Inmarsat Helps NOAA Drone Team During ‘Operation Deep Freeze’

Posted by Betsy Lillian on June 13, 2016 No Comments
Categories : Mapping & Surveying

Inmarsat, a provider of global mobile satellite communication services, says it supported the National Oceanic and Atmospheric Administration (NOAA) team during Operation Deep Freeze 2016 while on board the U.S. Coast Guard’s Heavy Icebreaker Polar Star.

According to the company, Polar Star’s primary mission during Operation Deep Freeze was to break a channel through the sea ice for ships to resupply the McMurdo Research Station in the Ross Sea. The Polar Star cleared ice obstructions up to 15 feet thick to open up a “superhighway” for an oil tanker and a supply ship so that the ships could get to and from McMurdo Station to deliver fuel, food and other supplies.

NOAA’s primary role involved collecting and transmitting data, images and video from Puma All Environment (AE), a hand-launched, 13.5-pound unmanned aircraft system that can fly for more than 210 minutes at a time, at a maximum range of approximately 12 miles. The NOAA team relied on Inmarsat’s satellite communications for constant connectivity.

NOAA used the Puma AE to “scout” ahead of the Polar Star’s path, collecting data and images to deliver real-time information about the potential for treacherous conditions. Inmarsat says that without its communication services, the Puma crew’s capability for operating would have been limited due to the lack of reliable communications with air traffic controllers, and the dissemination of the data would have been limited to personnel aboard the ship. Additionally, there would have not been a way for the ice and weather forecasters to send and receive the images taken from satellites in space.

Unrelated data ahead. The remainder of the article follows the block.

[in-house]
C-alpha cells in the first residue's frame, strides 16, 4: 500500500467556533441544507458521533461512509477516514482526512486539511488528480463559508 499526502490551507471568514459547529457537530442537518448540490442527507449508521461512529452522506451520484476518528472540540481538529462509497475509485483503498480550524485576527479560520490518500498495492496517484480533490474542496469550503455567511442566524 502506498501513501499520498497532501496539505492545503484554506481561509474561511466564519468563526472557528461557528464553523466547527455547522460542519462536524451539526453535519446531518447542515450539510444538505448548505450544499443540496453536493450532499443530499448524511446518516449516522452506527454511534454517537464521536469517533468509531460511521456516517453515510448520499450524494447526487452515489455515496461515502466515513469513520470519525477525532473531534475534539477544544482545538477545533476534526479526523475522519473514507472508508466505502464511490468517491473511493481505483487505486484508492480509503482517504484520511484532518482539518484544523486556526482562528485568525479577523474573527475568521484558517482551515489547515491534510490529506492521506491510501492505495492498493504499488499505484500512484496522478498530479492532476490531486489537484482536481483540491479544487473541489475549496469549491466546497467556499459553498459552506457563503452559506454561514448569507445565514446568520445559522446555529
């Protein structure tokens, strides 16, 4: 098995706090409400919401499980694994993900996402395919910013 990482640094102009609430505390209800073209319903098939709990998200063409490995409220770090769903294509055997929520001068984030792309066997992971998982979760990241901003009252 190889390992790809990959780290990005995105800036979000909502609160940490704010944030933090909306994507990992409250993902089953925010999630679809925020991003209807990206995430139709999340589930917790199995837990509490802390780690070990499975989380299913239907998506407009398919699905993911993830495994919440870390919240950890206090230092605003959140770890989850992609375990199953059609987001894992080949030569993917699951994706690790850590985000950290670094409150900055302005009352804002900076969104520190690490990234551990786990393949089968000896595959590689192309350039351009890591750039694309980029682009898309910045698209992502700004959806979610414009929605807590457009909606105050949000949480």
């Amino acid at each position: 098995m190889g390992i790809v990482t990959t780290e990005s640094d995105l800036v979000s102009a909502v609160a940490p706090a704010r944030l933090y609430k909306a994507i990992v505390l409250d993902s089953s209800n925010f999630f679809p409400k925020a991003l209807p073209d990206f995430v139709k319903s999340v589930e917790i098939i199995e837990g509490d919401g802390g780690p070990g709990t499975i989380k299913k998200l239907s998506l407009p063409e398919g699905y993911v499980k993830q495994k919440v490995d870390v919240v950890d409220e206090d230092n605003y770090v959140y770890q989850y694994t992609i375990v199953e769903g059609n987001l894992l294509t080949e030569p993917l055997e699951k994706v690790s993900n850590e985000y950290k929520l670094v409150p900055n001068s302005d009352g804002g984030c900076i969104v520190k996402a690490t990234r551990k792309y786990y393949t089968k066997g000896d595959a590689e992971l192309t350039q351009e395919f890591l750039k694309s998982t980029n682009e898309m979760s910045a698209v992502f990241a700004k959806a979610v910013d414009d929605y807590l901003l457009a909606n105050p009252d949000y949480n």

“The unmanned aircraft observational images and data provide a real-time capability that is critical for tactical use. Having high-resolution imaging can make our ice forecasting more accurate by providing ‘ground truth’ and validating the forecasts. The objective is to be able to tell the crew exactly where the ice is and how thick it is in order to help the Coast Guard navigate the ship safely and efficiently,” explains Todd Jacobs, a project scientist at the NOAA Office of Oceanic and Atmospheric Research’s Unmanned Aircraft Systems Program and the deputy superintendent for operations and administration of the Channel Islands National Marine Sanctuary.

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